Beginning of support
Beginning of support
House, townhouse or flat - couch surfer or with no tenure
Public or community housing - renter or rent free
Private or other housing - renter, rent free or owner
Total at risk
Source: Specialist Homelessness Services Collection 2018–19. Supplementary table LCARE.4.
For clients with a known housing status who were at risk of homelessness at the start of support (almost 3,100 clients), by the end of support (Interactive Tableau visualisation):
A smaller number were experiencing homelessness at the end of support (around 800 clients or 27% of those who started support at risk).
For clients who were known to be homeless at the start of support (just over 1,000 clients), agencies were able to assist:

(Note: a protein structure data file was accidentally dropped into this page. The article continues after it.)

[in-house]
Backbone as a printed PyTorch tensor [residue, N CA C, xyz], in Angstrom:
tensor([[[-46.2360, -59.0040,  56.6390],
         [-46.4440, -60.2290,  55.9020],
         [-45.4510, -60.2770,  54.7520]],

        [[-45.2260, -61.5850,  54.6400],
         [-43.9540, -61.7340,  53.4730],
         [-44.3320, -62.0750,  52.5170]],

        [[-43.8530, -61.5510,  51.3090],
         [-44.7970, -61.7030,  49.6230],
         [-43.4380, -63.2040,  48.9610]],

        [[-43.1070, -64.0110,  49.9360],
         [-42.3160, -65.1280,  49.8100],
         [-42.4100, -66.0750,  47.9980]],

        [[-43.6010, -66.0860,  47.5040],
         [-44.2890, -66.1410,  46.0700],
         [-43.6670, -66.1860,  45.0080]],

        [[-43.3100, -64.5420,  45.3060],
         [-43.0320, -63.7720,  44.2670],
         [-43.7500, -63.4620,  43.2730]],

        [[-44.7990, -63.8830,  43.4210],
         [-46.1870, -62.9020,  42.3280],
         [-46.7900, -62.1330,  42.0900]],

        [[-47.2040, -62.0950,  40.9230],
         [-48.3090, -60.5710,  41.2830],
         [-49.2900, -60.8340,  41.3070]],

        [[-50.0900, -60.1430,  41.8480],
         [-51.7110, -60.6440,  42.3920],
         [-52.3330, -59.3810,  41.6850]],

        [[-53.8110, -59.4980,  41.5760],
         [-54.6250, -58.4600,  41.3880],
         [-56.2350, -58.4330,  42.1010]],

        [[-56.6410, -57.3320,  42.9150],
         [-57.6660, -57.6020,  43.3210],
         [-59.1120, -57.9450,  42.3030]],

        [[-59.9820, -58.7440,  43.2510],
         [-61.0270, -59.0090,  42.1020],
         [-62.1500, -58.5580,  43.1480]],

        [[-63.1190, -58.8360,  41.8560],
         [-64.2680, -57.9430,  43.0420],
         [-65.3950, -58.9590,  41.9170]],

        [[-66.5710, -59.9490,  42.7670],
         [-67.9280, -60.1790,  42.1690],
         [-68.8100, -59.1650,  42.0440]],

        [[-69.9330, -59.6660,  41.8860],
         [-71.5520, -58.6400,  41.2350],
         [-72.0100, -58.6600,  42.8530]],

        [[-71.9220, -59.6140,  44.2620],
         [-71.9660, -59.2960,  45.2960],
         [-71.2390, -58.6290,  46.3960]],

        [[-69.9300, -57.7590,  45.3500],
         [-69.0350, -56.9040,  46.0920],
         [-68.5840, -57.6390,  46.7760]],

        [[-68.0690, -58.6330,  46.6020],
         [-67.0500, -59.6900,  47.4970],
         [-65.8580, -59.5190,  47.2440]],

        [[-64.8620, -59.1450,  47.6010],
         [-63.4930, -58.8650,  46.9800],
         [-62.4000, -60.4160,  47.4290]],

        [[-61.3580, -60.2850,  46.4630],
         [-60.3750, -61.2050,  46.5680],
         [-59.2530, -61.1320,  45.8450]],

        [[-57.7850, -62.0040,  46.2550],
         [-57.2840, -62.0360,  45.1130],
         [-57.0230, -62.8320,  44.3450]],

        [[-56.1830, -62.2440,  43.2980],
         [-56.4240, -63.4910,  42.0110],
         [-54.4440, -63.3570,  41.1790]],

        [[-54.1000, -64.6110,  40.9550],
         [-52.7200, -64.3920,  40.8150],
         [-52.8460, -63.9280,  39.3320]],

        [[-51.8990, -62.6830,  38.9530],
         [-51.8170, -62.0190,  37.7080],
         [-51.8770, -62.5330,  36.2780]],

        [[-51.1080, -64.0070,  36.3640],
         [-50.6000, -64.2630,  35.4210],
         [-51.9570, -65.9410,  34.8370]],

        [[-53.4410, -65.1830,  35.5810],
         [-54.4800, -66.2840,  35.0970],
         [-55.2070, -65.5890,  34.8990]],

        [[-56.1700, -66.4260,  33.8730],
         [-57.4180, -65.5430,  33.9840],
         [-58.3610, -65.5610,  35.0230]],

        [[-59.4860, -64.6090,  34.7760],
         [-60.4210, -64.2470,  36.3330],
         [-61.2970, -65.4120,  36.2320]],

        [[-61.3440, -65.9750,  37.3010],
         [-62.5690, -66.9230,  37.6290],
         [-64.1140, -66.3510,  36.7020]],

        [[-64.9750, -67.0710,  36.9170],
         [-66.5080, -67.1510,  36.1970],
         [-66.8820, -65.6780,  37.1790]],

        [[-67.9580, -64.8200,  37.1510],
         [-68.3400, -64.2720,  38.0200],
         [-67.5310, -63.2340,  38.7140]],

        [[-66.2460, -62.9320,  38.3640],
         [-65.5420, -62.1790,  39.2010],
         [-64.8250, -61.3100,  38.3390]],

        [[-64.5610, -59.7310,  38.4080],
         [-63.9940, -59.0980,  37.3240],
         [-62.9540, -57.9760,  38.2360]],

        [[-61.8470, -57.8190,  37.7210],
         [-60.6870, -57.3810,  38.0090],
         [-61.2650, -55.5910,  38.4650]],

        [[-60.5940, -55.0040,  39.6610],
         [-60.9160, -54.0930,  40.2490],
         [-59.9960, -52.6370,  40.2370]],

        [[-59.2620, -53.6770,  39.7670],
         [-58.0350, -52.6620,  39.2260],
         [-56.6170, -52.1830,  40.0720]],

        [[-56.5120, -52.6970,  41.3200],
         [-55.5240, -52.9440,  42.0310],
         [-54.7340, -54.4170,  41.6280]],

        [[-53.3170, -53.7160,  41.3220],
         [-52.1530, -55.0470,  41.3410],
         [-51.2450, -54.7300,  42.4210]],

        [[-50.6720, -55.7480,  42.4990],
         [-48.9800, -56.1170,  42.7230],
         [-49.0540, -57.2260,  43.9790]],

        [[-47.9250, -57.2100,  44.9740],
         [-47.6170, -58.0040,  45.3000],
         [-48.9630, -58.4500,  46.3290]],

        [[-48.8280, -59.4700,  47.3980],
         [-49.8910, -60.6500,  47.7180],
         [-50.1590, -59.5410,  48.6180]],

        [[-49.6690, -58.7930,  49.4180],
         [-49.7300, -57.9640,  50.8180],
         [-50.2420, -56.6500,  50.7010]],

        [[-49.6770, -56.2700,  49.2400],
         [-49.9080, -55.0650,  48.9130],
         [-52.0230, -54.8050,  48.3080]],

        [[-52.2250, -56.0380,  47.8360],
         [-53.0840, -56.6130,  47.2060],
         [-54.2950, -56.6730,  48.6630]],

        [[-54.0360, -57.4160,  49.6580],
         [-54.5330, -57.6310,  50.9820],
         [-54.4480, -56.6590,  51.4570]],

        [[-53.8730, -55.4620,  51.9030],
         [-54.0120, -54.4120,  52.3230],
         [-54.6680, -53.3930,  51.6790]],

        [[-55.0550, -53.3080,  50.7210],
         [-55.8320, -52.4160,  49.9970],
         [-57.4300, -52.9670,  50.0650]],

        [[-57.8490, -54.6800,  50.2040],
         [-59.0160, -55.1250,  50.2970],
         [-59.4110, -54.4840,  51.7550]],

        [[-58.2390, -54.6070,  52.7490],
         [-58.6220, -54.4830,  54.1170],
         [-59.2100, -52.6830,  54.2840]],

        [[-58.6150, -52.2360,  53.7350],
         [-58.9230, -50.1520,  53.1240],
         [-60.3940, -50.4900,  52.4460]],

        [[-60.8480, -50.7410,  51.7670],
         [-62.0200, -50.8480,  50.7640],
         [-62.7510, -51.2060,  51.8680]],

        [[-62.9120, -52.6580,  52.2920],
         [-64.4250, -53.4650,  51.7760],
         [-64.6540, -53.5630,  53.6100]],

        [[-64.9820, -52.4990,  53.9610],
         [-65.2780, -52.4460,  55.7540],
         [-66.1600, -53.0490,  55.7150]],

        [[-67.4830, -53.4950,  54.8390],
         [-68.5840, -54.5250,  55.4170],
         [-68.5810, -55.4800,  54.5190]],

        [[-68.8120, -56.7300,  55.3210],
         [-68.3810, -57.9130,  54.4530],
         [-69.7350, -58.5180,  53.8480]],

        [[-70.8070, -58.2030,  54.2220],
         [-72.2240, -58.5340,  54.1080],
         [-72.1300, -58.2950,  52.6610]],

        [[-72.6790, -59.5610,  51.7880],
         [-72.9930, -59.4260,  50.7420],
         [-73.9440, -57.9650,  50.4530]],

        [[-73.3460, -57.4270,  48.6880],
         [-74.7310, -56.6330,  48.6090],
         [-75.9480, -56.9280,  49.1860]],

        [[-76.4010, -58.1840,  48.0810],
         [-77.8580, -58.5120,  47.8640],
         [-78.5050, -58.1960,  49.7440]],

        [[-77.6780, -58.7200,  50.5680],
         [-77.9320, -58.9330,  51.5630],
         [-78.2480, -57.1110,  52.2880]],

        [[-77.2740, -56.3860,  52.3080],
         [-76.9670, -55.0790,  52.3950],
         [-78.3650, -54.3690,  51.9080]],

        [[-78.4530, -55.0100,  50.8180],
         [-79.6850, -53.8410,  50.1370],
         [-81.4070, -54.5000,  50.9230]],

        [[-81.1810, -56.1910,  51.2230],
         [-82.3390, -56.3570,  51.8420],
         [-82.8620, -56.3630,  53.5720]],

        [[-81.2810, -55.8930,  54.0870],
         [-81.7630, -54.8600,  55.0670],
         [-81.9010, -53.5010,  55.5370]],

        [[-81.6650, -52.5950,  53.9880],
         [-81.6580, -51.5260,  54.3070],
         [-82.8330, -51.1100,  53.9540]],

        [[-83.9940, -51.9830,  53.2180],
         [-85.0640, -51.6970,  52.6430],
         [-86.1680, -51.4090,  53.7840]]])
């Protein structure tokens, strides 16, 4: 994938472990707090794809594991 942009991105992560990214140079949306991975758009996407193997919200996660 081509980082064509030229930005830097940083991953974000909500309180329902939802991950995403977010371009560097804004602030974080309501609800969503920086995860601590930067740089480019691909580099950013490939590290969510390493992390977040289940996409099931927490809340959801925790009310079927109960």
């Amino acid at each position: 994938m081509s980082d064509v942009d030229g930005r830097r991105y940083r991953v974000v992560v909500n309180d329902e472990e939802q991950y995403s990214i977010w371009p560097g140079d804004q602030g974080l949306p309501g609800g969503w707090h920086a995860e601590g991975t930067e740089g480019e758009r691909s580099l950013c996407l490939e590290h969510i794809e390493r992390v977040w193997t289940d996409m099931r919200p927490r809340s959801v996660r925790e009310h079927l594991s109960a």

A further 200 clients (17%) were in public or community housing at the end of support.
AIHW (Australian Institute of Health and Welfare) 2019. Child protection Australia 2017–18. Cat. no. CWS 65. Canberra: AIHW.
Brackertz N, Wilkinson A & Davison J 2018. Housing, homelessness and mental health: towards systems change. Melbourne: Australian Housing and Urban Research Institute.
McDowall JJ 2009. CREATE report card 2009 – Transitioning from care: tracking progress. Sydney: CREATE Foundation. Viewed 3 October 2019.
Nielssen OB, Stone W, Jones NM, Challis S, Nielssen A, Elliott G, Burns N, Rogoz A, Cooper LE & Large MM 2018. Characteristics of people attending psychiatric clinics in inner Sydney homeless hostels, The Medical Journal of Australia 208(4): 169-173.
Wilkins R, Laß I, Butterworth P & Vera-Toscano E 2019. The Household, Income and Labour Dynamics in Australia Survey: selected findings from waves 1 to 17. Melbourne: Melbourne Institute.
Wood L, Flatau P, Zaretzky K, Foster S, Vallesi S & Miscenko, D 2016. What are the health, social and economic benefits of providing public housing and support to formerly homeless people? AHURI Final Report No. 265. Melbourne: Australian Housing and Urban Research Institute Limited.